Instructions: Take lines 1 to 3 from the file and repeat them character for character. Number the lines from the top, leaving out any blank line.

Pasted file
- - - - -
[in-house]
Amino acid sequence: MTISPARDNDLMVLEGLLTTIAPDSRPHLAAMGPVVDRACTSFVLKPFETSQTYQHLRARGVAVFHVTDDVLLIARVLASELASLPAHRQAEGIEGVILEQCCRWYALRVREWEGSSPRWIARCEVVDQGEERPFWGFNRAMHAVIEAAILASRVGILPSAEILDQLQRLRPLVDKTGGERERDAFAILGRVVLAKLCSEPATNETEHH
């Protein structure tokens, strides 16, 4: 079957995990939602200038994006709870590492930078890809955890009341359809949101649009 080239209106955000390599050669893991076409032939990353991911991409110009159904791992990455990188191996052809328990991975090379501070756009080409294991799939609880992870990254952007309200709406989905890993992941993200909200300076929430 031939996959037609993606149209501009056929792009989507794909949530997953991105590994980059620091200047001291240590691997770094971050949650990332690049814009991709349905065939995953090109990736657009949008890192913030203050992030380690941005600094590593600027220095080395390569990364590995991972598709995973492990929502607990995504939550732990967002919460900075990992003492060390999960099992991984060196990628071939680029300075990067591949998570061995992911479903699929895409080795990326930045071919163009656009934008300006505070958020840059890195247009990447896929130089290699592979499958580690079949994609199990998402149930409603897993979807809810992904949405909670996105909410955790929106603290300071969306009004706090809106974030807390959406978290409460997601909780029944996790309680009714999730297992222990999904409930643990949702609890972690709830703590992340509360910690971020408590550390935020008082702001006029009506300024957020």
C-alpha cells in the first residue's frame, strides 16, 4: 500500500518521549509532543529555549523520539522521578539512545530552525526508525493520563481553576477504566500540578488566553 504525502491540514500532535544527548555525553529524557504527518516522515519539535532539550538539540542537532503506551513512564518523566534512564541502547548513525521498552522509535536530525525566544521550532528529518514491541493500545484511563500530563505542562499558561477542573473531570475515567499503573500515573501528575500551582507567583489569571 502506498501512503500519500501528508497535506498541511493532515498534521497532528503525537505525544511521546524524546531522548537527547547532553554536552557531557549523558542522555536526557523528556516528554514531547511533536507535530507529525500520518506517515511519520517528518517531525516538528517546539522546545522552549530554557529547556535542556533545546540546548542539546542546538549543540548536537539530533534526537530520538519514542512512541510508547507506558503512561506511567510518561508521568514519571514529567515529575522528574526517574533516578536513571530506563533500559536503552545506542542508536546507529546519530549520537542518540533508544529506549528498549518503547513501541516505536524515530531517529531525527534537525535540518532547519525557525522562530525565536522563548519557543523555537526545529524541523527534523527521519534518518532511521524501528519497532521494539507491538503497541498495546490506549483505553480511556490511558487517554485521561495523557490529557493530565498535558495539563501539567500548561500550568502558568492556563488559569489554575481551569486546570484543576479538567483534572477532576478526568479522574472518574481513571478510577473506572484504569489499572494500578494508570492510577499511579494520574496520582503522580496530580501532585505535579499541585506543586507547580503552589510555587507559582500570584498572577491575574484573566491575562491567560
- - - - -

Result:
[in-house]
Amino acid sequence: MTISPARDNDLMVLEGLLTTIAPDSRPHLAAMGPVVDRACTSFVLKPFETSQTYQHLRARGVAVFHVTDDVLLIARVLASELASLPAHRQAEGIEGVILEQCCRWYALRVREWEGSSPRWIARCEVVDQGEERPFWGFNRAMHAVIEAAILASRVGILPSAEILDQLQRLRPLVDKTGGERERDAFAILGRVVLAKLCSEPATNETEHH
């Protein structure tokens, strides 16, 4: 079957995990939602200038994006709870590492930078890809955890009341359809949101649009 080239209106955000390599050669893991076409032939990353991911991409110009159904791992990455990188191996052809328990991975090379501070756009080409294991799939609880992870990254952007309200709406989905890993992941993200909200300076929430 031939996959037609993606149209501009056929792009989507794909949530997953991105590994980059620091200047001291240590691997770094971050949650990332690049814009991709349905065939995953090109990736657009949008890192913030203050992030380690941005600094590593600027220095080395390569990364590995991972598709995973492990929502607990995504939550732990967002919460900075990992003492060390999960099992991984060196990628071939680029300075990067591949998570061995992911479903699929895409080795990326930045071919163009656009934008300006505070958020840059890195247009990447896929130089290699592979499958580690079949994609199990998402149930409603897993979807809810992904949405909670996105909410955790929106603290300071969306009004706090809106974030807390959406978290409460997601909780029944996790309680009714999730297992222990999904409930643990949702609890972690709830703590992340509360910690971020408590550390935020008082702001006029009506300024957020």